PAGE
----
Unfortunately not, and it pains me to write that. Now, I’m playing this in Early Access, or whatever you want to call the console equivalent. Naturally, I’d have to take anything on show/playable with a pinch of salt. It’s still in development, of course there will still be bugs/glitches/wrinkles. You’d look a right plum if you called something out that got smoothed out before release, and rightly so.
But there’s only so far a pinch can go before it becomes an over-salted mess. Which, if we’re being honest here, Session is. I want to like this game, because [as you may have deduced] I really like Skate. I relish some decent competition, or at least something to fill that gap before Skate 4 comes out. Last year’s preview had me hyped for this because we didn’t know Skate 4 was coming.
So why is it I can only play Session for about twenty minutes at a time?
Losing My Grip Tape
It’s because, and I say this in my best “I’m a professional, grown-up critic” voice, Session is arse to play. Regardless of which control scheme you play with, the inputs are downright awful. Your on-screen avatar will clip through objects, or register their detection too early when on his board, making lining up tricks awkward.
The game can’t determine where the floor level is at time, so you could launch for a kickflip and bail because the game thinks the flat surface to land on is a foot higher than it should be. Turning on your board creates this weird disconnect where your lead foot floats off of the board. So rather than turning naturally on your board, like a skater, you instead sort-of pivot from the back foot.
Grabs have to be turned on in the extras menu because, even at this stage, they’re unpredictable. I’ve gone to grind ledges and just… stopped. A ten foot ledge to grind, and my skater has defied physics and momentum and just perched on the edge.
I could launch into a tirade about the many bugs I’ve experienced, but I’d like to think these are all things Crea-ture Studios are working on. Putting the boot into an Early Access game feels like overkill, and just peak negativity, but it’s not like this is a new demo.
Stick The Landing
As it stands, I’m not saying “Don’t play Session, it is awful”. If I were that kind of critic, I’d be the lame type that reviews a game after playing the tutorial and trashing it. No, quite the opposite, I want Session to be played.
But with that is a caveat: I want Session to be made properly. Not in a snotty, “this is an amateur game” from a man who associates the word ‘homebrew’ with moonshine over coding. I want Session to iron out these wrinkles and be something worthy if not as a competitor to Skate then a stablemate. A game where you want to chill out and not worry about high scores, but still have an excellent time.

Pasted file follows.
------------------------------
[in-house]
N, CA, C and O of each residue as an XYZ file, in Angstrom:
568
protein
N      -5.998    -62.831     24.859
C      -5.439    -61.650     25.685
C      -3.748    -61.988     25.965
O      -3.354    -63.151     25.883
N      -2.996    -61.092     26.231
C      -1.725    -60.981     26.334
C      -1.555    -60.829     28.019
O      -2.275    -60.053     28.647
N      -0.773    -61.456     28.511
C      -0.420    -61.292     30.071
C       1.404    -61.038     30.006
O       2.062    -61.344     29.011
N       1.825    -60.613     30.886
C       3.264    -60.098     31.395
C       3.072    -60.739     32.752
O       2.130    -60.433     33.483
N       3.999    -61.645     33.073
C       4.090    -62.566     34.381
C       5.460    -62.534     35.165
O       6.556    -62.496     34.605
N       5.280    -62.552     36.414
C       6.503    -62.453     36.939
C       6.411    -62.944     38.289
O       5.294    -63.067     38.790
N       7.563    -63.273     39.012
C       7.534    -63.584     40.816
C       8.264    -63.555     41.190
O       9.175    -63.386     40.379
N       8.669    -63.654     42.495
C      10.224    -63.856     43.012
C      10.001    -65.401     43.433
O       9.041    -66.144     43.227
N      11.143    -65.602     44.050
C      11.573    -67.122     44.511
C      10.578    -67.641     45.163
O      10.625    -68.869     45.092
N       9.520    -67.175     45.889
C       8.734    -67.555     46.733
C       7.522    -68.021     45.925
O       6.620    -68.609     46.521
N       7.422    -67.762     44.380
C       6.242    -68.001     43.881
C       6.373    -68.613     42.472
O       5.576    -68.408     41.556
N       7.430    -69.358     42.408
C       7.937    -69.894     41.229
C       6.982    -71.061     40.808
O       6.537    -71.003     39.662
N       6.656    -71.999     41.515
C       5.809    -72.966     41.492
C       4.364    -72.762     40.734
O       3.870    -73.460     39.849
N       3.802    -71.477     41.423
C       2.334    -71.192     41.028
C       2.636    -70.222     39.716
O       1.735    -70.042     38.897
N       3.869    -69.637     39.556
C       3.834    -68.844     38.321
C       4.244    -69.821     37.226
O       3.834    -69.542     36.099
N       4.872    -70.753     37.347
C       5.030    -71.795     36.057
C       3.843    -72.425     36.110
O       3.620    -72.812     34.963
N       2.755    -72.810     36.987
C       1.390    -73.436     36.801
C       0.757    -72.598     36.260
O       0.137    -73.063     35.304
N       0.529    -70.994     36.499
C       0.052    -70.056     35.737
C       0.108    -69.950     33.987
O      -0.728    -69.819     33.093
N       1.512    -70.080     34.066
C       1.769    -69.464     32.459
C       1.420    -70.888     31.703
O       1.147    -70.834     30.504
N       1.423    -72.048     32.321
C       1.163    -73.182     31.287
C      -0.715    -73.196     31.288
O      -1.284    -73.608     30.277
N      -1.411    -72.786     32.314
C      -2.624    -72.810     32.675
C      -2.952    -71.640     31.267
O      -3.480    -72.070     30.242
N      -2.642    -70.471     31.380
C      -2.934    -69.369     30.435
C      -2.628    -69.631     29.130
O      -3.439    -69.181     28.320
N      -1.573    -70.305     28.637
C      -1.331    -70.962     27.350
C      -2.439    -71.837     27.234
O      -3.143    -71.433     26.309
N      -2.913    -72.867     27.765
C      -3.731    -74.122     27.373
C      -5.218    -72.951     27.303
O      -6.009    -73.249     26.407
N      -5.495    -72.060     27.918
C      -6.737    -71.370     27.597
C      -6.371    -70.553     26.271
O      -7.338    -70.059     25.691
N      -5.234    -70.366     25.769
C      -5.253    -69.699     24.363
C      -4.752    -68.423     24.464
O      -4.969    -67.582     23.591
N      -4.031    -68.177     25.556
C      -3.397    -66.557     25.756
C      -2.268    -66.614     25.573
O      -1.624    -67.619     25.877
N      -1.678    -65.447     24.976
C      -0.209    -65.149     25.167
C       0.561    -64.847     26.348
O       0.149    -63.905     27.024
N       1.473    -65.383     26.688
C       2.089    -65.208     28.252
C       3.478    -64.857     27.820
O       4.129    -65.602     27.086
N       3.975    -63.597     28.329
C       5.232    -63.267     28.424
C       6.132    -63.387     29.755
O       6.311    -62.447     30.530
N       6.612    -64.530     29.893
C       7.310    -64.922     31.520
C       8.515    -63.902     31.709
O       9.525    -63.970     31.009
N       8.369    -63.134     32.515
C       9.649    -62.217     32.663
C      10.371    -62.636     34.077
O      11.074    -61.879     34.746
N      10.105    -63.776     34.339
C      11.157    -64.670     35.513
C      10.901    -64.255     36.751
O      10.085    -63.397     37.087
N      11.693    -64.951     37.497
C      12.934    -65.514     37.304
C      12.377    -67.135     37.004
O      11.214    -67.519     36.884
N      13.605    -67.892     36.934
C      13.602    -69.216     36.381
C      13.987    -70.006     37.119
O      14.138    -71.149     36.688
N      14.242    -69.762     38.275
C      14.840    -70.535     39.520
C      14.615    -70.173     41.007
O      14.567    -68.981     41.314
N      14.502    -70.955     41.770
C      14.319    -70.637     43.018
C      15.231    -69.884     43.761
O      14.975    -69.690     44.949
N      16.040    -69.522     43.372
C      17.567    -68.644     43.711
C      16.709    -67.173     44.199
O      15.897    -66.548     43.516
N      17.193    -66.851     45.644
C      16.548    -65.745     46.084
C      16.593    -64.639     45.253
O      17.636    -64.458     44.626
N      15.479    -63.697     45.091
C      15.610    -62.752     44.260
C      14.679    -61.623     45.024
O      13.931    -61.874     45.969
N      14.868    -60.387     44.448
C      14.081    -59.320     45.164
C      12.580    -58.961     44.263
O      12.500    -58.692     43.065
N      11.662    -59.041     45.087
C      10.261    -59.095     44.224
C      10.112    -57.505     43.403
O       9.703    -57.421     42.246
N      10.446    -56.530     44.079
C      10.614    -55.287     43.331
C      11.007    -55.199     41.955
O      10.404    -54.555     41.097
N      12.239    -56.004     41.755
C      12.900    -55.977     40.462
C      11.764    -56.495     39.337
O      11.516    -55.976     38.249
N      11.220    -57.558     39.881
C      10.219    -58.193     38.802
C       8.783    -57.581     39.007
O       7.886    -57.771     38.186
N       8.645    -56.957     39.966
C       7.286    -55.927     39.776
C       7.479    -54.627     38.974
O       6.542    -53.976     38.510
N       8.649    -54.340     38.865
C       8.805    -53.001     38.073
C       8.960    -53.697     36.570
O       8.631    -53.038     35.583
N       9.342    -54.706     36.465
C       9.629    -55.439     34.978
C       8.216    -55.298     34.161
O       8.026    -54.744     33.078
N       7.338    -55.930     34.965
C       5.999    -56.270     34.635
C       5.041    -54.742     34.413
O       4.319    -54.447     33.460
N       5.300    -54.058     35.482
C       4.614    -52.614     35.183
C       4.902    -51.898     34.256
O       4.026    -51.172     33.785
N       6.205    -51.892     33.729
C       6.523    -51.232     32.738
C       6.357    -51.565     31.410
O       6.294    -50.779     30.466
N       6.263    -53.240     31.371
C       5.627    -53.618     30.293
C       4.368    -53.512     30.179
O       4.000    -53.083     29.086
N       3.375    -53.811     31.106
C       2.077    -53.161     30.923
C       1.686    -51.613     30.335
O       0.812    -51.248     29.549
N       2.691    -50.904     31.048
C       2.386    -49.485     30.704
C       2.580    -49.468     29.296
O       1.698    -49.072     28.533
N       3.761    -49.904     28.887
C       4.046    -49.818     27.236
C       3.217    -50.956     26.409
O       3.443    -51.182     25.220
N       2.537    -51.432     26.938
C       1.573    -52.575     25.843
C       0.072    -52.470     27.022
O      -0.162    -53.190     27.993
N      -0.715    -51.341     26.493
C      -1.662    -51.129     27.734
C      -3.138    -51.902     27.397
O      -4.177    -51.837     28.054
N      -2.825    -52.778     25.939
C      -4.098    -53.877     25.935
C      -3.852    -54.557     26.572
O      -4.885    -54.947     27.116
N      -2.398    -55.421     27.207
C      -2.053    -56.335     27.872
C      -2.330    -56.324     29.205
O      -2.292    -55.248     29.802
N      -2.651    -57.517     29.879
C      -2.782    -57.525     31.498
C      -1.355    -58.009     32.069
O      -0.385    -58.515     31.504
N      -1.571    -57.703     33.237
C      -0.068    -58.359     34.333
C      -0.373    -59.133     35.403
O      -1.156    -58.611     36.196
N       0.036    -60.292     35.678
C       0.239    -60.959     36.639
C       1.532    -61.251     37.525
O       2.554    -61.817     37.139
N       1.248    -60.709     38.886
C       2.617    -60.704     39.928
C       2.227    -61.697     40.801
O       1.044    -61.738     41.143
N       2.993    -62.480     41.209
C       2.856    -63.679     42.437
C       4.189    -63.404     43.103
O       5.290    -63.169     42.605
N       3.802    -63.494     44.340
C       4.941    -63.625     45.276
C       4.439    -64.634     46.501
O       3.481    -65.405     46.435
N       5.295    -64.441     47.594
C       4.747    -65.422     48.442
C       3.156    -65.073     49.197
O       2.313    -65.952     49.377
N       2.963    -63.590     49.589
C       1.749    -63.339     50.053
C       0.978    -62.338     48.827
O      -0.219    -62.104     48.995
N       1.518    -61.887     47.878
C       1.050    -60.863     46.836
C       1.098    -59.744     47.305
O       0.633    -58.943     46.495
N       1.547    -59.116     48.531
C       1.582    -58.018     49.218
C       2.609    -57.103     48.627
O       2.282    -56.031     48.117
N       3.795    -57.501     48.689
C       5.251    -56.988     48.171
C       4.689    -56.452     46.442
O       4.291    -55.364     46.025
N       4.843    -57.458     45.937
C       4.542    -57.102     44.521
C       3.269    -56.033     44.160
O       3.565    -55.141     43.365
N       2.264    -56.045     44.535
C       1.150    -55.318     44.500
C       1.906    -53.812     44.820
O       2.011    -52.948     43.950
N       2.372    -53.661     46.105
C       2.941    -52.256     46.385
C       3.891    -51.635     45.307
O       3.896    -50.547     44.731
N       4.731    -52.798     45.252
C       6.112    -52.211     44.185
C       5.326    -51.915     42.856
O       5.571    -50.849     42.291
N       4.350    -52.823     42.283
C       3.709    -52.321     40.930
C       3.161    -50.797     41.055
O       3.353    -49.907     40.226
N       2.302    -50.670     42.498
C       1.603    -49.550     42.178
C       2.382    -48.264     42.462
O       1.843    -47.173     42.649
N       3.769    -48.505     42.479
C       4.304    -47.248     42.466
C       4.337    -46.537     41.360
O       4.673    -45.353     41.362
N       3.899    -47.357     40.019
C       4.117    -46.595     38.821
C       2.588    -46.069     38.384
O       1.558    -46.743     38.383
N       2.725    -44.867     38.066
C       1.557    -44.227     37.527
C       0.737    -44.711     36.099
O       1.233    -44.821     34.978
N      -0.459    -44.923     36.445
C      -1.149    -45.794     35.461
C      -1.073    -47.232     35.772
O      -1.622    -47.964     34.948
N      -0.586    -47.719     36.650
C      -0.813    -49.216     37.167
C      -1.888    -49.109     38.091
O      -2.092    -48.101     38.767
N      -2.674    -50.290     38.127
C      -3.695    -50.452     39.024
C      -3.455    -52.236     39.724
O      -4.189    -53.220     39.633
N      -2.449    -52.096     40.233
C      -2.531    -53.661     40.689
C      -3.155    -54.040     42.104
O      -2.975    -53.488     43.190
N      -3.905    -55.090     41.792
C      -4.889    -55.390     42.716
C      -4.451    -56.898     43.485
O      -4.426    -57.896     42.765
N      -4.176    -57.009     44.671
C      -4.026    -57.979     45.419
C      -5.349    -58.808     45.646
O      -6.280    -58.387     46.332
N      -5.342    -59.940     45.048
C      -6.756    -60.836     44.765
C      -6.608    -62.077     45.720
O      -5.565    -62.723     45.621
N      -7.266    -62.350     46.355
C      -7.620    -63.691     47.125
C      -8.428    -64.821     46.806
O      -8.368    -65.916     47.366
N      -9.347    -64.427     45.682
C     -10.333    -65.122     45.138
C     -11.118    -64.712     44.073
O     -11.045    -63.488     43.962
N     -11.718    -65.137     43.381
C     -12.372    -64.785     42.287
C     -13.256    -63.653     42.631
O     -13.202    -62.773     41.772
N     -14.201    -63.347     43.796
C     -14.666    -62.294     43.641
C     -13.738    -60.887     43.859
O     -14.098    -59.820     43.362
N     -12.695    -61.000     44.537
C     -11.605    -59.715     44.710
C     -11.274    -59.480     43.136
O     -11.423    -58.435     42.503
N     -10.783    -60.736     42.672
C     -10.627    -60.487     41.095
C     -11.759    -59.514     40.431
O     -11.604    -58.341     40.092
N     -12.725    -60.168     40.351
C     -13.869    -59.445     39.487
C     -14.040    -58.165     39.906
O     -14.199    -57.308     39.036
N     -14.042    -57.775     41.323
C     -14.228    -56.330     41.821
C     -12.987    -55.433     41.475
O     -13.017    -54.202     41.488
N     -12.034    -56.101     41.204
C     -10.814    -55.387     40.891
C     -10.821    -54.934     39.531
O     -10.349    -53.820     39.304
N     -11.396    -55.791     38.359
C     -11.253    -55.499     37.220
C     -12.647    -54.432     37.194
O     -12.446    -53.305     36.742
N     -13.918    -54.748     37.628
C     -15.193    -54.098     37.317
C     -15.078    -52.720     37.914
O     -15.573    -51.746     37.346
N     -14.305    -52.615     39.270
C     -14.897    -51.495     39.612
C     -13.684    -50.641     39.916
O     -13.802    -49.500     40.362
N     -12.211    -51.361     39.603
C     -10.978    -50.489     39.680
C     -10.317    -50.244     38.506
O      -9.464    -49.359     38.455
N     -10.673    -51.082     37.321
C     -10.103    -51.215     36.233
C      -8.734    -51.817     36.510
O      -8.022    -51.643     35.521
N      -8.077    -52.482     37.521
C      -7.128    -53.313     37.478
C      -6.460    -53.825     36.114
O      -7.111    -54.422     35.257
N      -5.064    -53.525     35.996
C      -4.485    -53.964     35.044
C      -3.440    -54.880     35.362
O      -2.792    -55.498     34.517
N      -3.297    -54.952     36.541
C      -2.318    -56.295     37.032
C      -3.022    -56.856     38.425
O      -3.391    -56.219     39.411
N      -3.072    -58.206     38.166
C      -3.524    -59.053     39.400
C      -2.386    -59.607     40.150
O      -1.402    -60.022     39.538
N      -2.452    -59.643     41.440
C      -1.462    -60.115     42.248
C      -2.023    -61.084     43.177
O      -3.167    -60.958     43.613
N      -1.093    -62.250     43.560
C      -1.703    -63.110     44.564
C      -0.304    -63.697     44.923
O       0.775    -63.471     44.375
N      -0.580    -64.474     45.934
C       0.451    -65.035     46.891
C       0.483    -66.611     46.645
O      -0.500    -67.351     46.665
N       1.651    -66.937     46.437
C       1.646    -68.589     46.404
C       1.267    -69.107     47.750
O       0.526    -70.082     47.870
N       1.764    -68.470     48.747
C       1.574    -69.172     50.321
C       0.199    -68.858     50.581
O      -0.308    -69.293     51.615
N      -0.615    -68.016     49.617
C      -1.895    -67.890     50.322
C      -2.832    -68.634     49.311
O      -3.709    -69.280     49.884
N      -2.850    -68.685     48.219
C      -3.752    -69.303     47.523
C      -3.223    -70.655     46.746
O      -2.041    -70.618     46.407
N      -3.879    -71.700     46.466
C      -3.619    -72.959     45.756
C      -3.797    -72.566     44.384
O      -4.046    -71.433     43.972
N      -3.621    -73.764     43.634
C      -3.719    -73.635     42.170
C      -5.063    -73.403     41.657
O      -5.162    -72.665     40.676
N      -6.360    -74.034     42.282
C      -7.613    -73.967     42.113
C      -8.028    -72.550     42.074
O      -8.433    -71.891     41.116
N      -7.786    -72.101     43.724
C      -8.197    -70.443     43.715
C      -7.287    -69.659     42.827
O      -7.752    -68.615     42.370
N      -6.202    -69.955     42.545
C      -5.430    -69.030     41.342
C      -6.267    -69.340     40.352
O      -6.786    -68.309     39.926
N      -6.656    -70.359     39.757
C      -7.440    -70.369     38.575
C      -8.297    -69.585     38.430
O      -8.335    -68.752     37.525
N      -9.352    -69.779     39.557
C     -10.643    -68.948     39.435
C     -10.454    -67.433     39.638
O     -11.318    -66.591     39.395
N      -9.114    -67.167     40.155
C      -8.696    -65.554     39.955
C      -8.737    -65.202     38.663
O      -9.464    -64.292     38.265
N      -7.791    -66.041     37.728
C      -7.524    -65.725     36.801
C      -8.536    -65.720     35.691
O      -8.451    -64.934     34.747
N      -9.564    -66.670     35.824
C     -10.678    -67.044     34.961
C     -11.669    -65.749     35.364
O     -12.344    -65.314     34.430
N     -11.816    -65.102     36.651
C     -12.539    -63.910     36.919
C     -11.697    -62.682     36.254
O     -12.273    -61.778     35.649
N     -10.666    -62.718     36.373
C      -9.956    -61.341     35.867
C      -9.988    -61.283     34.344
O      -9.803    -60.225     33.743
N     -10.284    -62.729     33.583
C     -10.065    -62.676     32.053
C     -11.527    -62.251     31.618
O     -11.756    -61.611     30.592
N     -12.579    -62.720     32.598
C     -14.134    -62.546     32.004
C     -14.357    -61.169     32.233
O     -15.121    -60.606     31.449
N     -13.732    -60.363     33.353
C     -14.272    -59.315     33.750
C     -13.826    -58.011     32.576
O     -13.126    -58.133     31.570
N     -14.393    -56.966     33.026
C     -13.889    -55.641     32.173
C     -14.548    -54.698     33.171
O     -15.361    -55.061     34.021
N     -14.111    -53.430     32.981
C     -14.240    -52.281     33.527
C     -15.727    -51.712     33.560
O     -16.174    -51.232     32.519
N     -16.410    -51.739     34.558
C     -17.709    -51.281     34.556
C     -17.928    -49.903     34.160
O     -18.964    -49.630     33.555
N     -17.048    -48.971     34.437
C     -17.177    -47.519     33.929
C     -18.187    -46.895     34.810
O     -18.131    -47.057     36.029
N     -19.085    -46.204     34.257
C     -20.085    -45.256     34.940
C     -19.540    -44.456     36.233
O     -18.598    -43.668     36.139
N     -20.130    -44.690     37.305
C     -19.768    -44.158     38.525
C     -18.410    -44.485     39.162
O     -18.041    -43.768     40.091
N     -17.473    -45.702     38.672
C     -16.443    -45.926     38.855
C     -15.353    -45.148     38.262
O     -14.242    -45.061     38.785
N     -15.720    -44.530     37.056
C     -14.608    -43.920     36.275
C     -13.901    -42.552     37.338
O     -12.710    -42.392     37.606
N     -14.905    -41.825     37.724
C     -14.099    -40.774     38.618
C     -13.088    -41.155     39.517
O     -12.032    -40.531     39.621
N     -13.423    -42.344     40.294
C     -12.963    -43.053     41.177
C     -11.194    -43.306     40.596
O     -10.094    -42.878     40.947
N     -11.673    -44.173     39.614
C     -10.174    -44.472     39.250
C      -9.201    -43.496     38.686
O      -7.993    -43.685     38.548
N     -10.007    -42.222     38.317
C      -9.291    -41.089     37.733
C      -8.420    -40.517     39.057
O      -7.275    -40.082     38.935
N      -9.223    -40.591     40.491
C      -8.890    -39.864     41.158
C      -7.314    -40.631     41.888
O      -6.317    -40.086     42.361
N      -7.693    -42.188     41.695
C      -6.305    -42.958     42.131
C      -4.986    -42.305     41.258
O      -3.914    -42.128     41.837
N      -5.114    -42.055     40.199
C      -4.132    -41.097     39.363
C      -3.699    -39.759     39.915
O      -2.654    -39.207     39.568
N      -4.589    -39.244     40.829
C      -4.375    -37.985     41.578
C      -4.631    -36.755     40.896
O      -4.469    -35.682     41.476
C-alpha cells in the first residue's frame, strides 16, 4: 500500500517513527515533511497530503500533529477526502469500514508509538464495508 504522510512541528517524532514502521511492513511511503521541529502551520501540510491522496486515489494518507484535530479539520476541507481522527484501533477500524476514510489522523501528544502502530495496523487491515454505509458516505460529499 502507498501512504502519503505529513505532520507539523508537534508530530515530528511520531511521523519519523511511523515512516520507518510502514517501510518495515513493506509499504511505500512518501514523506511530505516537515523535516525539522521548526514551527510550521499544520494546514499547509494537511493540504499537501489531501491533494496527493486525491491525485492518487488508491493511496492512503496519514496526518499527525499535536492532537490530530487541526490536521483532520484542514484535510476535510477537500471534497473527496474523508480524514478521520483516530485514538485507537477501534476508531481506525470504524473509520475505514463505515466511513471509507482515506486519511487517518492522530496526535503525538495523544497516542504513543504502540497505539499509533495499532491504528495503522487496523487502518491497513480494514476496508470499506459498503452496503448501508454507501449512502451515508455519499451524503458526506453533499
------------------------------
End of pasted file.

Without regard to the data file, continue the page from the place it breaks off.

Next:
The potential is there, but my confidence is wavering with just how long we’re being made to wait. Six years after announcement, four years since a demo and two in Early Access. I get that Crea-ture may not have that massive EA budget/resource to tap into, but how far does goodwill and crowdfunding go before hope wavers?
Long Overdue Session
What I’m summarising in my time with Session seems contradictory, I know. I want it to be great game, but I’ve just torn into it not two sections ago. I’m not trying to be an aloof hipster, I just want to be proven wrong.
Everything I’ve bitched about, I want to see gone. Not to please me directly but to show that there’s a passion behind this passion-project. The behind the scenes is all well and good, with its myriad of skater and board customisation options. But I’m not gonna care if I can dress up like Donnie Darko in his Halloween costume if I keep clipping through the floor.
There is potential to be a great game in here, yet the burning question on the tip of everyone’s tongue is, “When?”. It’s due out this year, which troubles me. Too often do we rely on the notion of a game being patched post-release, which we should really stop doing.
In short, Session has the potential to be good. But this is my second session with Session (see what I did there?) and as it stands, I’m worried. I often use the phrase “Cautiously optimistic” in the podcast about upcoming releases. Yet with Session, I’m just cautious at this stage.
Please prove me wrong, Crea-ture Studios. Please…
Session is available now on Early Access via Steam and Xbox Game Preview via Xbox. It is scheduled to be fully released in 2021, yet no official date has been given.
If you enjoyed this article or any more of our content, please consider our Patreon.